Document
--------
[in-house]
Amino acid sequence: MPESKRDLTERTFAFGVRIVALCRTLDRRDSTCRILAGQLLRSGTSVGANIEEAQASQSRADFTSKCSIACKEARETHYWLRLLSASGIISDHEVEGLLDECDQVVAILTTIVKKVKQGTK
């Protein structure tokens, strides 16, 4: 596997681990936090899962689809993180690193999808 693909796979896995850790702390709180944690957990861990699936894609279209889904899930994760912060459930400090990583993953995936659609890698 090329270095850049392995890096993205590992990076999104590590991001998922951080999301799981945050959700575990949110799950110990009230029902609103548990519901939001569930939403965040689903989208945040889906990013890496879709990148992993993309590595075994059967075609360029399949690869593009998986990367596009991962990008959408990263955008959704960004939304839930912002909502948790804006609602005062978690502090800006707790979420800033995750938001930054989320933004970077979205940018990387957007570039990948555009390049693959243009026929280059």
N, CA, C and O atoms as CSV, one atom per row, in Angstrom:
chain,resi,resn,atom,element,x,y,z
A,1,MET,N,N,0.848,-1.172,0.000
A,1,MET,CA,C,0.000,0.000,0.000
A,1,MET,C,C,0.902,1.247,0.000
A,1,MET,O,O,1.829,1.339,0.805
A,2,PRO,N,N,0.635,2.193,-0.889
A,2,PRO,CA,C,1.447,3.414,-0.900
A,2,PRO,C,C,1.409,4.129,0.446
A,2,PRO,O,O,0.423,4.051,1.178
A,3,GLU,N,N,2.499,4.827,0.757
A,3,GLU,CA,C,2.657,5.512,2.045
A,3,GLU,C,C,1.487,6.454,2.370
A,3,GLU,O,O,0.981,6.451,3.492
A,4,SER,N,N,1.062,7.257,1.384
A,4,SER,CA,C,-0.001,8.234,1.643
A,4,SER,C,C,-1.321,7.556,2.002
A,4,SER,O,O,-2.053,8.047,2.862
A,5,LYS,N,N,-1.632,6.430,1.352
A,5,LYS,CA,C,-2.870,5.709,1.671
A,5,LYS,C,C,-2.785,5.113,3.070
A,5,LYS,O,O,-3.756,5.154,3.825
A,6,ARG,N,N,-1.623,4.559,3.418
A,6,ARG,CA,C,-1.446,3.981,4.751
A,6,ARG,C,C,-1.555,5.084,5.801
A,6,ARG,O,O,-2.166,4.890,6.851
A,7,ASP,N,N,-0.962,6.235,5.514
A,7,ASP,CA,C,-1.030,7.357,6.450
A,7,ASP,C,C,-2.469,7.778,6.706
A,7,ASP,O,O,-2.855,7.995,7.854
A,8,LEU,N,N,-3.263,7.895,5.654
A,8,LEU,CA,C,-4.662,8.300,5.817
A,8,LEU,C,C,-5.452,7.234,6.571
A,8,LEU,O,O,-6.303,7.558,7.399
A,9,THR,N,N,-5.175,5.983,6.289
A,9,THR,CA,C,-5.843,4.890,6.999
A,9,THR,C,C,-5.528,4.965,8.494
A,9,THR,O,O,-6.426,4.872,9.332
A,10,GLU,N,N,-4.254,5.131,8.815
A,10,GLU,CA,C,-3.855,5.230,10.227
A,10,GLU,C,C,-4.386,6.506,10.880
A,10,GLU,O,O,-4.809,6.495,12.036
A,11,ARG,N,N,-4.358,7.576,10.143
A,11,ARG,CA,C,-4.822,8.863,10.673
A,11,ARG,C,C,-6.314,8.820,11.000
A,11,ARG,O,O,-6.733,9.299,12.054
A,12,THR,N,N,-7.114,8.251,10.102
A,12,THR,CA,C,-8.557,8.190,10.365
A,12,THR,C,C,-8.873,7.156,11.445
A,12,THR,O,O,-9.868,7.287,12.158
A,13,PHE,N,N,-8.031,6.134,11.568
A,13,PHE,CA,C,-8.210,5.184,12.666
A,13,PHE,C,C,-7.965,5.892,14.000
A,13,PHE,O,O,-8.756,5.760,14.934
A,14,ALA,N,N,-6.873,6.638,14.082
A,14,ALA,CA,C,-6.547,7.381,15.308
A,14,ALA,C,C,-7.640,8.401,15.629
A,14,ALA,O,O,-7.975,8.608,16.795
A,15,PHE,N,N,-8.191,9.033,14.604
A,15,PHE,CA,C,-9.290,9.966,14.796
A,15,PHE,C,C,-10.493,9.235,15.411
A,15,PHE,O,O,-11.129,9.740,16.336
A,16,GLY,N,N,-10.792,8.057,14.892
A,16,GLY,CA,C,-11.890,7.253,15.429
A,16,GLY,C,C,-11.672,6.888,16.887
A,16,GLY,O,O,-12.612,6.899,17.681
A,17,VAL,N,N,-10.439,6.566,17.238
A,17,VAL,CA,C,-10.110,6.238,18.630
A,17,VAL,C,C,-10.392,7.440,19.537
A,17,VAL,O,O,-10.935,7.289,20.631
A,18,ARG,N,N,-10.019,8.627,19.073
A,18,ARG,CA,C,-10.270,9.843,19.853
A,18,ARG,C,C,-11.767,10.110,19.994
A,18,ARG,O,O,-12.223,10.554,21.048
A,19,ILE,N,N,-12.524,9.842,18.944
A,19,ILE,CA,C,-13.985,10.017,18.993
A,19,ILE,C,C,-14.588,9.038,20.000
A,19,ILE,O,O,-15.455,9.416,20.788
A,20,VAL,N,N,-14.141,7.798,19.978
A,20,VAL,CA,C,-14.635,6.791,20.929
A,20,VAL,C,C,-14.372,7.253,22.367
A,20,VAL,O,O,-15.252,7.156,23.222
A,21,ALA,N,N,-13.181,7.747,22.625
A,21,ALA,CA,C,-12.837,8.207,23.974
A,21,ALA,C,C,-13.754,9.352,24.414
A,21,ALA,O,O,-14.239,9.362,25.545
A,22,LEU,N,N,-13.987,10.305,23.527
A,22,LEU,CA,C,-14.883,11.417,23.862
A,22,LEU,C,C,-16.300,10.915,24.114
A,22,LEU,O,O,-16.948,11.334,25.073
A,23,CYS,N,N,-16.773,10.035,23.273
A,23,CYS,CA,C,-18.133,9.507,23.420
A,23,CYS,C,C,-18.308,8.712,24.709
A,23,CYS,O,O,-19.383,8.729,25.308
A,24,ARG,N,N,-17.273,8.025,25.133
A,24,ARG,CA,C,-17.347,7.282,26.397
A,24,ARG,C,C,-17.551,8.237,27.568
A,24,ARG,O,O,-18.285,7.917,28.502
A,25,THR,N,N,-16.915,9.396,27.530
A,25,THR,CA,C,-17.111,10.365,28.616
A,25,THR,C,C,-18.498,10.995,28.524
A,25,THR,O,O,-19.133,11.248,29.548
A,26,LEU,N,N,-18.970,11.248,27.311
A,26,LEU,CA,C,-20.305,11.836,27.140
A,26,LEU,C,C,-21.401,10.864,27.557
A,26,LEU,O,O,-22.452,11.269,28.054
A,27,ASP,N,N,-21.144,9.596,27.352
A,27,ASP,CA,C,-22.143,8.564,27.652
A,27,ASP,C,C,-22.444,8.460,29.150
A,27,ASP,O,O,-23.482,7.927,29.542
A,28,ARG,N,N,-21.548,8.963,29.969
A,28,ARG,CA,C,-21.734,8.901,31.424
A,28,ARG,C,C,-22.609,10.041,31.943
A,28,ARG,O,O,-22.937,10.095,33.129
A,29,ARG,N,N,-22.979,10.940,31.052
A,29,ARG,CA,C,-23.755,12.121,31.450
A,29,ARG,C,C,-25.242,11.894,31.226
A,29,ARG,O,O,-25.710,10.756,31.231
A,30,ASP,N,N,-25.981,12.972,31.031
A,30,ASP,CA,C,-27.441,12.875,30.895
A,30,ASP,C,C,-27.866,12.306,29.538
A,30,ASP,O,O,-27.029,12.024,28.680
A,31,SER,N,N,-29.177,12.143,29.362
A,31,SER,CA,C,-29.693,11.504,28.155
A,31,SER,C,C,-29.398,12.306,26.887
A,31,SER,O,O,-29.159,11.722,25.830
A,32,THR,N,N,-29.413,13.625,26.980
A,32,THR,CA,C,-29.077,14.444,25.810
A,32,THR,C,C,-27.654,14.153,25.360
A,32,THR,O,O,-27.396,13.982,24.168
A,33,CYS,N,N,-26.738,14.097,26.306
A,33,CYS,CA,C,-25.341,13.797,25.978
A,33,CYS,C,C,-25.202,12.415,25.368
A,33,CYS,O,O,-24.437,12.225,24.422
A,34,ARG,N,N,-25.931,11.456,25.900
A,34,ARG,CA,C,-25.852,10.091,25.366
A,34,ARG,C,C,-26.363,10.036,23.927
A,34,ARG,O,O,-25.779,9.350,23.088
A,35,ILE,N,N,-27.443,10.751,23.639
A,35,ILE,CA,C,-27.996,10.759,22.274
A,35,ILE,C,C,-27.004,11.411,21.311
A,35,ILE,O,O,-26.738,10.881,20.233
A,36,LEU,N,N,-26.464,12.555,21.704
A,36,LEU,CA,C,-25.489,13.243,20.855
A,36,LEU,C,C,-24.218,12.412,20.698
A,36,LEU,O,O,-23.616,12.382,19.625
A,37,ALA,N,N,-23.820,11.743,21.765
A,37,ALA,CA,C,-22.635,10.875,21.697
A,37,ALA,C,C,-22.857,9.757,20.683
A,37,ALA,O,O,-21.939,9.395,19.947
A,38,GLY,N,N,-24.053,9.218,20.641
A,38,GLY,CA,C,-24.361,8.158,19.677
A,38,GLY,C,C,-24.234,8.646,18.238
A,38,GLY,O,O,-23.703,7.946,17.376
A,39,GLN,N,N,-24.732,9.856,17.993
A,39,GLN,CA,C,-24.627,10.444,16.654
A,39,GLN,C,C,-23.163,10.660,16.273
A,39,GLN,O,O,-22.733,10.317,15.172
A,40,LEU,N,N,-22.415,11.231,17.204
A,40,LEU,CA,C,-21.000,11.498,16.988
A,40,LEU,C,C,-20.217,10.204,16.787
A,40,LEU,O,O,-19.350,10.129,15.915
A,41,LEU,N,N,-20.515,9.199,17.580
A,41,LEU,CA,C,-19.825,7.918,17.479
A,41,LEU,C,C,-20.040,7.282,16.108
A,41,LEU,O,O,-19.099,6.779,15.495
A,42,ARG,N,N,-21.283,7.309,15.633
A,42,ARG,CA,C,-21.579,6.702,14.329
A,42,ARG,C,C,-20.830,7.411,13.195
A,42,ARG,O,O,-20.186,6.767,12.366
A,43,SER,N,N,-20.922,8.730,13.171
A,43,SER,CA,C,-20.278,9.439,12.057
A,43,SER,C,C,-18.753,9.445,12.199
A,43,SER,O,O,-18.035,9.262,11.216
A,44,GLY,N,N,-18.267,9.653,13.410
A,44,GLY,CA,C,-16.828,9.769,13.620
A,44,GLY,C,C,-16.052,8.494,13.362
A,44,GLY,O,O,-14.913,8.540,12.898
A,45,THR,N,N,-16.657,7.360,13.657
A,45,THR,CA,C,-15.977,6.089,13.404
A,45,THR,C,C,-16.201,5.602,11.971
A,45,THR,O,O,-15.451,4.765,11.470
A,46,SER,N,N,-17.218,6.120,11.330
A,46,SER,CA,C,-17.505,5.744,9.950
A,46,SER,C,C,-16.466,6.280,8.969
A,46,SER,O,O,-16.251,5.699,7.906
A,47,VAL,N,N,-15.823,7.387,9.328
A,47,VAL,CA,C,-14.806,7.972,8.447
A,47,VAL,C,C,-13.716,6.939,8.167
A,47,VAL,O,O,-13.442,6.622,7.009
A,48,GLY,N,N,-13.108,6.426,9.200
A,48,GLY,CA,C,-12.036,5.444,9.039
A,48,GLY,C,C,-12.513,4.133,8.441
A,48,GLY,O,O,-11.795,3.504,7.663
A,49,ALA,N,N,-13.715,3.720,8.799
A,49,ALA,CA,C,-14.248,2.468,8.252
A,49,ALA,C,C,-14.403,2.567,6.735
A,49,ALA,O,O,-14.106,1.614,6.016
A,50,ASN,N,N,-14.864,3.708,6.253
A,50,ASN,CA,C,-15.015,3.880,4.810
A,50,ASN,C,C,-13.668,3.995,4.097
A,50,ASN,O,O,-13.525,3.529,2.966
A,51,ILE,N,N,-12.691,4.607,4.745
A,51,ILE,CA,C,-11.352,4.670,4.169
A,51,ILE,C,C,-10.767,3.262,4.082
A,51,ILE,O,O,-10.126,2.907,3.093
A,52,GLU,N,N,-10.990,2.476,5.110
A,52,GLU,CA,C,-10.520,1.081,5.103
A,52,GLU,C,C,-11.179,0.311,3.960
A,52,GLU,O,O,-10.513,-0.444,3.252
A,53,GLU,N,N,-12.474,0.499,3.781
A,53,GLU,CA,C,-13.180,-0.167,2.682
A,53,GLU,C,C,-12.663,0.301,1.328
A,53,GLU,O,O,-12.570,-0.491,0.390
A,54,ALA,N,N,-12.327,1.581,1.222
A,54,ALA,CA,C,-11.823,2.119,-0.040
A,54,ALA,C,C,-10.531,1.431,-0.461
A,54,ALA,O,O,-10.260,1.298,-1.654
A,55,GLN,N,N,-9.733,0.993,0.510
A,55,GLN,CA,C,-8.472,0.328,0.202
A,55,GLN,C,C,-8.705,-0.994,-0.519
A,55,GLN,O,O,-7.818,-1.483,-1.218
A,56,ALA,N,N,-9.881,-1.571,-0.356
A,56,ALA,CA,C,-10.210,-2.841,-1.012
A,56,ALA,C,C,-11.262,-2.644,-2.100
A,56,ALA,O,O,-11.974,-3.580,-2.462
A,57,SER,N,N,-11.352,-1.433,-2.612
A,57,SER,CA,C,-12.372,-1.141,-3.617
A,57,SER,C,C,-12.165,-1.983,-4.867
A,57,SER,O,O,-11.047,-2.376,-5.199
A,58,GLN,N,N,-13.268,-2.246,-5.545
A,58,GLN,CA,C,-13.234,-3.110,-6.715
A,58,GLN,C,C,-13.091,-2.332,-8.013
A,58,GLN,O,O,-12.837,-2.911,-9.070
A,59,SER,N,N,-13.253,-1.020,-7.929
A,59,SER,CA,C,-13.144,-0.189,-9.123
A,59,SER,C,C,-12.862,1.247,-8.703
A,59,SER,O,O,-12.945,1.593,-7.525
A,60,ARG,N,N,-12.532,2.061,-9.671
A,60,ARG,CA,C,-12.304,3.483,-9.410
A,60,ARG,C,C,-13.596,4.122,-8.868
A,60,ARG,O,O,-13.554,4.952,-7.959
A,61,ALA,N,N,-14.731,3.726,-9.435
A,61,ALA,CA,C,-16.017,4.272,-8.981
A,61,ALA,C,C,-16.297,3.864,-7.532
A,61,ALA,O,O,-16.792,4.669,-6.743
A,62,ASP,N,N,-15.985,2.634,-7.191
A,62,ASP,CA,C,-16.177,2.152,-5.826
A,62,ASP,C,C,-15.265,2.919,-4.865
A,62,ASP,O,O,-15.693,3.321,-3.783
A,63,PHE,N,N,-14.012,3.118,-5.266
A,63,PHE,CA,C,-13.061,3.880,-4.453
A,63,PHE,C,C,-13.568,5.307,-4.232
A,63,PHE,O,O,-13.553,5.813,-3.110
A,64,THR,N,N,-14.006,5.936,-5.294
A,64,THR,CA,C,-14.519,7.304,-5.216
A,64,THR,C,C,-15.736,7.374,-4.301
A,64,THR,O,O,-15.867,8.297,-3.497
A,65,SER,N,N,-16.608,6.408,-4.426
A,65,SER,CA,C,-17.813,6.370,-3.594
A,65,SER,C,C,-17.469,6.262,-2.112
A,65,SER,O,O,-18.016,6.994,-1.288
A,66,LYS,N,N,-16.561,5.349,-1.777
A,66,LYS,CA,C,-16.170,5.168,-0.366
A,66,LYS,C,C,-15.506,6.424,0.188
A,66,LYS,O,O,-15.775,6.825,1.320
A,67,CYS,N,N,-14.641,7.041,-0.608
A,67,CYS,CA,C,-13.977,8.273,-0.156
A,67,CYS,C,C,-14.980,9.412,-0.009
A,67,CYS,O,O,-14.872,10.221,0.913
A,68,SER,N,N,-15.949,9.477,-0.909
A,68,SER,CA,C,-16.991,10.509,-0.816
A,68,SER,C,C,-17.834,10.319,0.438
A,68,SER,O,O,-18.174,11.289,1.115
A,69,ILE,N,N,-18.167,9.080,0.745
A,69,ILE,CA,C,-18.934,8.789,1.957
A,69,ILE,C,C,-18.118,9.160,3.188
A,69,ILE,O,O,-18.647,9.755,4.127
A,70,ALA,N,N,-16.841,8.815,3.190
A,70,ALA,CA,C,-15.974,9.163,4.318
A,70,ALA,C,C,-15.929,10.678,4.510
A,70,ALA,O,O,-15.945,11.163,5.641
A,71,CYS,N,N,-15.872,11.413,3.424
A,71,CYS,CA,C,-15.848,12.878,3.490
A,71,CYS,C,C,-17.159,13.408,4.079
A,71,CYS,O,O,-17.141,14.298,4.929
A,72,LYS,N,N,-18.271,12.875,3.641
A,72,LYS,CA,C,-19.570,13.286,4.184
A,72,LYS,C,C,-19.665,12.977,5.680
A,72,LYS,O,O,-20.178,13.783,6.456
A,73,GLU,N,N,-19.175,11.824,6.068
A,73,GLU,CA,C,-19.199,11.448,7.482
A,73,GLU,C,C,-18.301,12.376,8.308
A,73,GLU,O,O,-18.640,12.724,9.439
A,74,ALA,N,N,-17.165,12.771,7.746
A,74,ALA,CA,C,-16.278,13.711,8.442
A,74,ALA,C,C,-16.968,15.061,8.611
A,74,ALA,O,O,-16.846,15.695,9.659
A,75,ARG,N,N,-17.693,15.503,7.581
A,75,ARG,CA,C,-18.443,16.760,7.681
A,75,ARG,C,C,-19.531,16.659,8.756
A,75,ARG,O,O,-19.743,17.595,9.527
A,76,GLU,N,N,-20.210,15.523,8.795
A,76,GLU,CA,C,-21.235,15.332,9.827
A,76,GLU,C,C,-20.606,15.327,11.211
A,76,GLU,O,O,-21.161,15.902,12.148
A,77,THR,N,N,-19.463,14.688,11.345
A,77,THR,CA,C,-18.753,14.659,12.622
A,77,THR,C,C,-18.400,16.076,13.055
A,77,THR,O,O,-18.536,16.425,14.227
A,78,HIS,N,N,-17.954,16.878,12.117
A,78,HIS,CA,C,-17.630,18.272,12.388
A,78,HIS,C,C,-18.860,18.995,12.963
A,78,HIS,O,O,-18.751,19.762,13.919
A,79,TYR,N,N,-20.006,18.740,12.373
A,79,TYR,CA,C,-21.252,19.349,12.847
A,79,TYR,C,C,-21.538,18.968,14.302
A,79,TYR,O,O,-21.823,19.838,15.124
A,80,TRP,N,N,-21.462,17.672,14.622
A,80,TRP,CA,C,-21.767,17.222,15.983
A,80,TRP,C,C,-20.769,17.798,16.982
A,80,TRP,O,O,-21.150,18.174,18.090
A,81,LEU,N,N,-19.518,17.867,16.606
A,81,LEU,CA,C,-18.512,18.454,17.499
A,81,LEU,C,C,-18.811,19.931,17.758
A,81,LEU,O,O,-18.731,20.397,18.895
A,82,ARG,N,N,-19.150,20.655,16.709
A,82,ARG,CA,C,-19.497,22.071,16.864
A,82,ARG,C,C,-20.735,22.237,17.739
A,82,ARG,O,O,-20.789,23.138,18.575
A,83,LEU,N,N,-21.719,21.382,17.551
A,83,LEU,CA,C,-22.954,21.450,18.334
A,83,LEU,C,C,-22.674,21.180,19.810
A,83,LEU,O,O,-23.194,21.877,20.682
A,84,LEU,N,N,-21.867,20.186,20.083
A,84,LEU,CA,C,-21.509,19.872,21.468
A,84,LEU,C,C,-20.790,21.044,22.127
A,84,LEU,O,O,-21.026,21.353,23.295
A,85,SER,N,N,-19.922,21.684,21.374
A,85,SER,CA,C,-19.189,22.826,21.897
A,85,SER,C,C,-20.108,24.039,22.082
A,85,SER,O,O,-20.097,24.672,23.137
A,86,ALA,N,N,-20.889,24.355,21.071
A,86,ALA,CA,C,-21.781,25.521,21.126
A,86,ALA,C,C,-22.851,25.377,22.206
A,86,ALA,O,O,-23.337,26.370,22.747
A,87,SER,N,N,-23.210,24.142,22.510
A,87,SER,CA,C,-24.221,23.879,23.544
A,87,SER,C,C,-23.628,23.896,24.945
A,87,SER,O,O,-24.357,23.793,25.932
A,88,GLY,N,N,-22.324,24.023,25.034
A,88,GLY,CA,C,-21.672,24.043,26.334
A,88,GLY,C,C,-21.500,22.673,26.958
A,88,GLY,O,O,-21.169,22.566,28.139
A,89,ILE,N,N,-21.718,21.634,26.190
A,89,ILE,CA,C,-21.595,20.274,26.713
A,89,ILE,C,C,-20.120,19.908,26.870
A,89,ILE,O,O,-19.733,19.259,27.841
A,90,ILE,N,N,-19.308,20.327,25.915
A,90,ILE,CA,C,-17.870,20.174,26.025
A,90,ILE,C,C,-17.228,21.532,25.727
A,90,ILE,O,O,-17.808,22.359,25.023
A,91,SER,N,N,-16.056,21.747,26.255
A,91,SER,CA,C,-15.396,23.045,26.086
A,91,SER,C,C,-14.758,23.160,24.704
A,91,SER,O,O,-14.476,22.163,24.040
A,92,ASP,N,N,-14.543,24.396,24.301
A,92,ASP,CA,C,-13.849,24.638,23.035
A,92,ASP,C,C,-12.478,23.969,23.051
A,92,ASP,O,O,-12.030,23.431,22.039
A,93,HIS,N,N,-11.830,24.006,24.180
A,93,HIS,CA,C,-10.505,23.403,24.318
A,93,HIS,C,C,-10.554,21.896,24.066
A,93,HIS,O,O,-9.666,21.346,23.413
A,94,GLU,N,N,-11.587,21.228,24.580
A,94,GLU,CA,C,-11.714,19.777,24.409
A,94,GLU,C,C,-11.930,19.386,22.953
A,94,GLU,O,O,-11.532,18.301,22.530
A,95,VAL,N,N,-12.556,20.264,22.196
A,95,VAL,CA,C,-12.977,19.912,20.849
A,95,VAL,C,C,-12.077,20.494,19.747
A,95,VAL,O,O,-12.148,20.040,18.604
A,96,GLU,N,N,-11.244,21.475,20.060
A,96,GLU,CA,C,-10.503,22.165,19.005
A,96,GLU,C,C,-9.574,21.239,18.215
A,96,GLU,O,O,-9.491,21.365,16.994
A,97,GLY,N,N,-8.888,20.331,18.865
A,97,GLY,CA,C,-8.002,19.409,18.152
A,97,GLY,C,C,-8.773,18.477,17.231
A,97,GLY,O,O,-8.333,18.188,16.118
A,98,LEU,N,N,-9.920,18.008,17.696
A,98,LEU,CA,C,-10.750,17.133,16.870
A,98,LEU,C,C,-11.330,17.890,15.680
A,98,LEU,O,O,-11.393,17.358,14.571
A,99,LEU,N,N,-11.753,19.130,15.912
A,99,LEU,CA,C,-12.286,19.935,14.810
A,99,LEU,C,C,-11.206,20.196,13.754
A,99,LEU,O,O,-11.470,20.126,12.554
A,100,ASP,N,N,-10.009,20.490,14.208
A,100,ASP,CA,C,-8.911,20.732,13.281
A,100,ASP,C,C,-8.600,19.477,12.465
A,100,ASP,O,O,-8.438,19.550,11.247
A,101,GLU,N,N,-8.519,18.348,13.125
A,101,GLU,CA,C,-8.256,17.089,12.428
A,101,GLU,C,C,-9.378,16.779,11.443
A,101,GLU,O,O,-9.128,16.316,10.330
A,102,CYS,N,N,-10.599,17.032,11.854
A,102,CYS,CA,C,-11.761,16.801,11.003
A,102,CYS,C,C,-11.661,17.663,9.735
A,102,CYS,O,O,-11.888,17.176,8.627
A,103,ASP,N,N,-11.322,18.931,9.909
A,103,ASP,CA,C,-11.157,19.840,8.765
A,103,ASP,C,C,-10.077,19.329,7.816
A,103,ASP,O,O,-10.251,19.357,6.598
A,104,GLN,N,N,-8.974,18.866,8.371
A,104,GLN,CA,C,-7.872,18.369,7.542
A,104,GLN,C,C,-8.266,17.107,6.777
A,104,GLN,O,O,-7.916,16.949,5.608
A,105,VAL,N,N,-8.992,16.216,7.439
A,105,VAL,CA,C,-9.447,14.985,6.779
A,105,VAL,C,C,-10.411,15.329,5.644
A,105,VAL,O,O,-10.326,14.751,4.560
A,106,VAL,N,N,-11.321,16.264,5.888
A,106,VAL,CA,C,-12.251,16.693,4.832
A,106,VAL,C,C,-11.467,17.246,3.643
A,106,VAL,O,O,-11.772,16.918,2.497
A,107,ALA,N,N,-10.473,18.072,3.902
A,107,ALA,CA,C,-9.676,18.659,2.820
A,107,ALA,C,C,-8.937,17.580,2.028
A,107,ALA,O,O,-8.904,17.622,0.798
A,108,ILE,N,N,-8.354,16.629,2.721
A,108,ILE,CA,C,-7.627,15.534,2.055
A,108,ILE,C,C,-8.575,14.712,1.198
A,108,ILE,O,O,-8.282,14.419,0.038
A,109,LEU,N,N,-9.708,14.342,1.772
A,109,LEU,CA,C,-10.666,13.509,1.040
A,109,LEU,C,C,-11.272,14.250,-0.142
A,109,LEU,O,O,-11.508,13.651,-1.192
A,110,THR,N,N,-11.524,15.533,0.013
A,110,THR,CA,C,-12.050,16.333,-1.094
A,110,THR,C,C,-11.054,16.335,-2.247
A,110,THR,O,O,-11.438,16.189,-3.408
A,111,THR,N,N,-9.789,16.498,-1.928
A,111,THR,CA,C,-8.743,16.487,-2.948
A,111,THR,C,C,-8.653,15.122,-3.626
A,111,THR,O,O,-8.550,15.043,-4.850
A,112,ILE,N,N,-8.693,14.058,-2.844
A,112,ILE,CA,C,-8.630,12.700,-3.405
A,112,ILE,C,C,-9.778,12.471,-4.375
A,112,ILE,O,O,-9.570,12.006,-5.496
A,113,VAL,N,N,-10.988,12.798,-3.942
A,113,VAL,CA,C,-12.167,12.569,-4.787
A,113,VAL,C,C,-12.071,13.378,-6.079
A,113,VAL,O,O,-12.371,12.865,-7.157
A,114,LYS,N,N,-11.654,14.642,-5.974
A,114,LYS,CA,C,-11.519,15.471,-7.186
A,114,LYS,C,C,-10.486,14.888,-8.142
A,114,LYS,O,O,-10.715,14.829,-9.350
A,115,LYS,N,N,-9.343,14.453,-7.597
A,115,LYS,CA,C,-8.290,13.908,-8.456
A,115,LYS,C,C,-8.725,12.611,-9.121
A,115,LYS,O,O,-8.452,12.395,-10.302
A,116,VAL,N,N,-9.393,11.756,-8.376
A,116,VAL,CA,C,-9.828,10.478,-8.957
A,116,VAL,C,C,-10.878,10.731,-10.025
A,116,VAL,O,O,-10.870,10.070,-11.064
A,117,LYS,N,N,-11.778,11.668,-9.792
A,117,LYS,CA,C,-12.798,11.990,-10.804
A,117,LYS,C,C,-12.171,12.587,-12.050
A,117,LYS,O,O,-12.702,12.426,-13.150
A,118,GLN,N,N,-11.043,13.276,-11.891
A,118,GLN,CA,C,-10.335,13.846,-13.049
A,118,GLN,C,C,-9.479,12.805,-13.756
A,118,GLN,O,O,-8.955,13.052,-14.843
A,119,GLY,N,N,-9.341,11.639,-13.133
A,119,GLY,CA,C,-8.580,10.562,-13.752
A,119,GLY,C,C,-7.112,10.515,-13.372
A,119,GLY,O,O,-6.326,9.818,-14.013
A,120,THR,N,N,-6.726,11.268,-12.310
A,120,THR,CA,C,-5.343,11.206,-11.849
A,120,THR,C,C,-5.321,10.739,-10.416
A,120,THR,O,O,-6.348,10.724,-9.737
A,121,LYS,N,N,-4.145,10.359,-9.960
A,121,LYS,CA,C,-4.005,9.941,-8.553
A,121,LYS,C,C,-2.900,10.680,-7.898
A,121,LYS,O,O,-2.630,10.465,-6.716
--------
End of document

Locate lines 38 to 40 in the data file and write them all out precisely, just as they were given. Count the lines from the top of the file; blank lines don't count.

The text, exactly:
A,9,THR,N,N,-5.175,5.983,6.289
A,9,THR,CA,C,-5.843,4.890,6.999
A,9,THR,C,C,-5.528,4.965,8.494